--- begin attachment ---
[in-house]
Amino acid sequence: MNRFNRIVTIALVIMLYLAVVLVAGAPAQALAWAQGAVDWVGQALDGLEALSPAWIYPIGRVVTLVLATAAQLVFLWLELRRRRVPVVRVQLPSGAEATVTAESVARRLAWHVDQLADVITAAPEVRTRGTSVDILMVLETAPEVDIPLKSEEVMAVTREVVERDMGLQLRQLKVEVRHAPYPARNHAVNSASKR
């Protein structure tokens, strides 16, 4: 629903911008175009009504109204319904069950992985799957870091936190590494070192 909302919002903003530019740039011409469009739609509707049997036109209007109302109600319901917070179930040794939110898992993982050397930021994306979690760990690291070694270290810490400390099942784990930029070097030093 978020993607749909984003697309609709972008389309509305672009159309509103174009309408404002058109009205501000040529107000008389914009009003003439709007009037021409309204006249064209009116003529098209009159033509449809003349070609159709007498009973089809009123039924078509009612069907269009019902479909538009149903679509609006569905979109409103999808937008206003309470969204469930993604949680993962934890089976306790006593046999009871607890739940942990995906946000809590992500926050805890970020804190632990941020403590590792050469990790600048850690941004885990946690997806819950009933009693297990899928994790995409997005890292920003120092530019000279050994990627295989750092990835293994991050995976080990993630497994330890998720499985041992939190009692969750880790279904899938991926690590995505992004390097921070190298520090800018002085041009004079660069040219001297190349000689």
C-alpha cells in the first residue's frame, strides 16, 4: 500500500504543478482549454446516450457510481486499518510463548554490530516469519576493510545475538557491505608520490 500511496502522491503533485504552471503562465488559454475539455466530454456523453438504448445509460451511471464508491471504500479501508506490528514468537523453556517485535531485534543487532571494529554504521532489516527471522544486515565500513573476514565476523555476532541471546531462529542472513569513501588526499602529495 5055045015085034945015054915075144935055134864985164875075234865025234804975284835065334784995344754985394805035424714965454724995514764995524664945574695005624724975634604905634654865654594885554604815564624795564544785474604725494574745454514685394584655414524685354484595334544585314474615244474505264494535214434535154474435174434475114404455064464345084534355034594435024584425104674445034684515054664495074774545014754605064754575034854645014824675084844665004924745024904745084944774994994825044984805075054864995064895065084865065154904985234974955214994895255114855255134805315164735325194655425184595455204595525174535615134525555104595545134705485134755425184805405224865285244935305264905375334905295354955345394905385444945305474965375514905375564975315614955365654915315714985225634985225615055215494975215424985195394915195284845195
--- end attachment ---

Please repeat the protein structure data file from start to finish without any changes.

[in-house]
Amino acid sequence: MNRFNRIVTIALVIMLYLAVVLVAGAPAQALAWAQGAVDWVGQALDGLEALSPAWIYPIGRVVTLVLATAAQLVFLWLELRRRRVPVVRVQLPSGAEATVTAESVARRLAWHVDQLADVITAAPEVRTRGTSVDILMVLETAPEVDIPLKSEEVMAVTREVVERDMGLQLRQLKVEVRHAPYPARNHAVNSASKR
């Protein structure tokens, strides 16, 4: 629903911008175009009504109204319904069950992985799957870091936190590494070192 909302919002903003530019740039011409469009739609509707049997036109209007109302109600319901917070179930040794939110898992993982050397930021994306979690760990690291070694270290810490400390099942784990930029070097030093 978020993607749909984003697309609709972008389309509305672009159309509103174009309408404002058109009205501000040529107000008389914009009003003439709007009037021409309204006249064209009116003529098209009159033509449809003349070609159709007498009973089809009123039924078509009612069907269009019902479909538009149903679509609006569905979109409103999808937008206003309470969204469930993604949680993962934890089976306790006593046999009871607890739940942990995906946000809590992500926050805890970020804190632990941020403590590792050469990790600048850690941004885990946690997806819950009933009693297990899928994790995409997005890292920003120092530019000279050994990627295989750092990835293994991050995976080990993630497994330890998720499985041992939190009692969750880790279904899938991926690590995505992004390097921070190298520090800018002085041009004079660069040219001297190349000689």
C-alpha cells in the first residue's frame, strides 16, 4: 500500500504543478482549454446516450457510481486499518510463548554490530516469519576493510545475538557491505608520490 500511496502522491503533485504552471503562465488559454475539455466530454456523453438504448445509460451511471464508491471504500479501508506490528514468537523453556517485535531485534543487532571494529554504521532489516527471522544486515565500513573476514565476523555476532541471546531462529542472513569513501588526499602529495 5055045015085034945015054915075144935055134864985164875075234865025234804975284835065334784995344754985394805035424714965454724995514764995524664945574695005624724975634604905634654865654594885554604815564624795564544785474604725494574745454514685394584655414524685354484595334544585314474615244474505264494535214434535154474435174434475114404455064464345084534355034594435024584425104674445034684515054664495074774545014754605064754575034854645014824675084844665004924745024904745084944774994994825044984805075054864995064895065084865065154904985234974955214994895255114855255134805315164735325194655425184595455204595525174535615134525555104595545134705485134755425184805405224865285244935305264905375334905295354955345394905385444945305474965375514905375564975315614955365654915315714985225634985225615055215494975215424985195394915195284845195